Note: For “Sunday,” instead of saying 星期 + the number 7 (七), in Chinese, we say 星期天 (xīngqī tiān) or 星期日 (xīngqī rì).

Today 今天

With 今 (jīn) meaning “this” or “current,” combined with 天 (tiān; day), you get “today.”

HSK 1 sentence:
The weather is cold today.
(jīntiān tiānqì hěn lěng)
Literally: today + weather + very + cold.

Yesterday 昨天

Switch out 今 (current) with 昨 (zuó; past) from 今天 (jīntiān), and voilà, you have “yesterday.”

HSK 1 sentence:
Did it rain yesterday?
(zuótiān xiàyǔ le ma)
Literally: yesterday + to rain + the past marker 了 + the yes/no question marker 吗.

Tomorrow 明天

tomorrow in Chinese

明 (míng), symbolizing “bright” or “next,” combined with 天 (tiān; day), conjures the promise of another “bright day,” i.e. “tomorrow.”

HSK 1 sentence:
We are going to watch a movie tomorrow.
(wǒmen míngtiān qù kàn diànyǐng)
Literally: we + tomorrow + to go + to watch + movie.

Now 现在

现 (xiàn) means “current,” and 在 (zài) indicates a state or position. Together, 现在 (xiàn zài) translates to “now.”

HSK 1 sentence:
What time is it now?
(xiànzài jǐ diǎn le)
Literally: now + how many + o’clock + the past marker 了

Morning 上午

上 (shàng) signifies “up” or “previous,” and with 午 (wǔ; noon), it implies the time leading up to noon, i.e. “morning.”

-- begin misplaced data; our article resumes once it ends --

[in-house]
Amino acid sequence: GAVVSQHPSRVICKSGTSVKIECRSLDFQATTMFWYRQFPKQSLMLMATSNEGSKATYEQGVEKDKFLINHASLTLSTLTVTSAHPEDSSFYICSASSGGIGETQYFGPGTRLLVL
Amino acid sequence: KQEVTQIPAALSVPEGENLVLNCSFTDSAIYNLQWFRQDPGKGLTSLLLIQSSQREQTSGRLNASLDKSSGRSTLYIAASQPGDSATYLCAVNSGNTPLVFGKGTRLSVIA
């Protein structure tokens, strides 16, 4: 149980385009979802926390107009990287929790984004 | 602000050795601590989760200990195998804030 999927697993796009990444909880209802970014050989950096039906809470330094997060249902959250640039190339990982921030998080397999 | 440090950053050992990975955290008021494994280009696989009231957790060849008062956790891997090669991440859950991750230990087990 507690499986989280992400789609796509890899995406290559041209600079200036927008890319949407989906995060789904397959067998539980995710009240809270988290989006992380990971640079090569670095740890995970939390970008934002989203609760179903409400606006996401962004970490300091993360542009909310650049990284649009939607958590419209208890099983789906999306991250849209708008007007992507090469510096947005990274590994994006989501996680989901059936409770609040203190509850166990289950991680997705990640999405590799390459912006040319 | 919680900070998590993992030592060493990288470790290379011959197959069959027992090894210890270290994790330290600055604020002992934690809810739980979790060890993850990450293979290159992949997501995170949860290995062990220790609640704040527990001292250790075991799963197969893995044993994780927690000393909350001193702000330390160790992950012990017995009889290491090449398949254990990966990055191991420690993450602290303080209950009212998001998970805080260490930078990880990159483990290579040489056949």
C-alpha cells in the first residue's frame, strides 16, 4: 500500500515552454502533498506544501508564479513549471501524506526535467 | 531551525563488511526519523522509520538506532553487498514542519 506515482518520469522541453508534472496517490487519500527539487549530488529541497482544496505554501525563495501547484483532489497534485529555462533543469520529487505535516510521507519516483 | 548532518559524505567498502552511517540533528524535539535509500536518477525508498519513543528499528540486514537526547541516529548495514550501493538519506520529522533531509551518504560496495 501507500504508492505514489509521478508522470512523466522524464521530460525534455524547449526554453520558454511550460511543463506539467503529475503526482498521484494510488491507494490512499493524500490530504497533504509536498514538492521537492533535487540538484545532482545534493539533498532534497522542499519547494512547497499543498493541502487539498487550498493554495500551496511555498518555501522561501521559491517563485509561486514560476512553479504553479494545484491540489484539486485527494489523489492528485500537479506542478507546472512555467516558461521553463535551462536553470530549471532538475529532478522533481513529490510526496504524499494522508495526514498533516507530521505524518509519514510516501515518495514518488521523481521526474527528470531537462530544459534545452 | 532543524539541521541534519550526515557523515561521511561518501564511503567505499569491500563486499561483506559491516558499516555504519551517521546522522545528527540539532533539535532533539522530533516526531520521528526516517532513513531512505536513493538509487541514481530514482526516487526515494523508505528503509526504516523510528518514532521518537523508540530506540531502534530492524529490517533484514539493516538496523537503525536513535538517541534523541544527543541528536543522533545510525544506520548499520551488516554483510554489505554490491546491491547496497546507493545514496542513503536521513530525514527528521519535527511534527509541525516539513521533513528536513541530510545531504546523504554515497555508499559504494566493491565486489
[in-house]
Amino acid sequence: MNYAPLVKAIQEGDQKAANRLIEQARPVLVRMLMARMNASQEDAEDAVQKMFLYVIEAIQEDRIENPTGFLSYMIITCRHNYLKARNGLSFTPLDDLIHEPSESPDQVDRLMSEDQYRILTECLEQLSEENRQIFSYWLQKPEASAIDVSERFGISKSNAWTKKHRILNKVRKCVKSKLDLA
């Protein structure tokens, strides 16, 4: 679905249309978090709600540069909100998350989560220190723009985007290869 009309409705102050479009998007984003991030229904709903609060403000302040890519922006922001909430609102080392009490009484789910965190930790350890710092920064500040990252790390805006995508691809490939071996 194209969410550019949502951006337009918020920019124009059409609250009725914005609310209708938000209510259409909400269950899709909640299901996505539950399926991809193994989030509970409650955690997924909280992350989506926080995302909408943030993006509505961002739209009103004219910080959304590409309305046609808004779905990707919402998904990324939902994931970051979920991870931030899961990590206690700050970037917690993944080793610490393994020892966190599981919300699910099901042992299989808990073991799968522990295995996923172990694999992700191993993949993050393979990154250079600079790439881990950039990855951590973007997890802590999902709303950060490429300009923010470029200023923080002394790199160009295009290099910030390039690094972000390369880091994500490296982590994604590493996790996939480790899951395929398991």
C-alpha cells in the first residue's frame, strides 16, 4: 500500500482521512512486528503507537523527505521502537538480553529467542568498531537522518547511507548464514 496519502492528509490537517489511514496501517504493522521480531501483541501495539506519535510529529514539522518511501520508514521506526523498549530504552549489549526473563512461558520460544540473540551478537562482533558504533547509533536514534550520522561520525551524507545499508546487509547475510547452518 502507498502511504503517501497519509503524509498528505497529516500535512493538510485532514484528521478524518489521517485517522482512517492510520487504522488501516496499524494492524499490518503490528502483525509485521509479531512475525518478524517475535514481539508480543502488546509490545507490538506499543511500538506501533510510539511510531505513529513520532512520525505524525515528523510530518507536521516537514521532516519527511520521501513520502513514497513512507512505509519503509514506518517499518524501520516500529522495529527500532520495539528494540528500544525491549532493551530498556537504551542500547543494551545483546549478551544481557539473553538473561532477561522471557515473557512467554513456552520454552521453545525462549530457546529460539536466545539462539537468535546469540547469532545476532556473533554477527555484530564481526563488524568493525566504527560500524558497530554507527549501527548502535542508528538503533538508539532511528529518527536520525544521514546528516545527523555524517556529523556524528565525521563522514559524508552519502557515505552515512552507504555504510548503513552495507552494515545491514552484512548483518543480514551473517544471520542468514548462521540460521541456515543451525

HSK 1 sentence:
She likes to have a cup of tea in the morning.
(tā xǐhuān shàngwǔ hē bēi chá)
Literally: she + to like + morning + to drink + cup + tea.

Noon 中午

中 (zhōng) stands for “middle.” When paired with 午 (wǔ; noon), it represents the middle of the day, which is “noon.”

Although 午 can mean “noon,” it is seldom used on its own.

HSK 1 sentence:
Can I treat you to lunch at noon?
(zhōngwǔ wǒ néng qǐng nǐ chīfàn ma)
Literally: noon + I + can + to invite + you + to eat + food + question marker.

Afternoon 下午

下 (xià) is the opposite of 上 and represents “down” or “next.” When combined with 午 (wǔ; noon), it captures the period after noon, i.e. “afternoon.”

HSK 1 sentence:
Where is she going in the afternoon?
(tā xiàwǔ qù nǎlǐ)
Literally: she + afternoon + to go + where.

O’clock 点

o'clock in Chinese

点 (diǎn) can mean “point, “aspect,” “drop,” or “spot.” However, when discussing time, 点 means “o’clock.”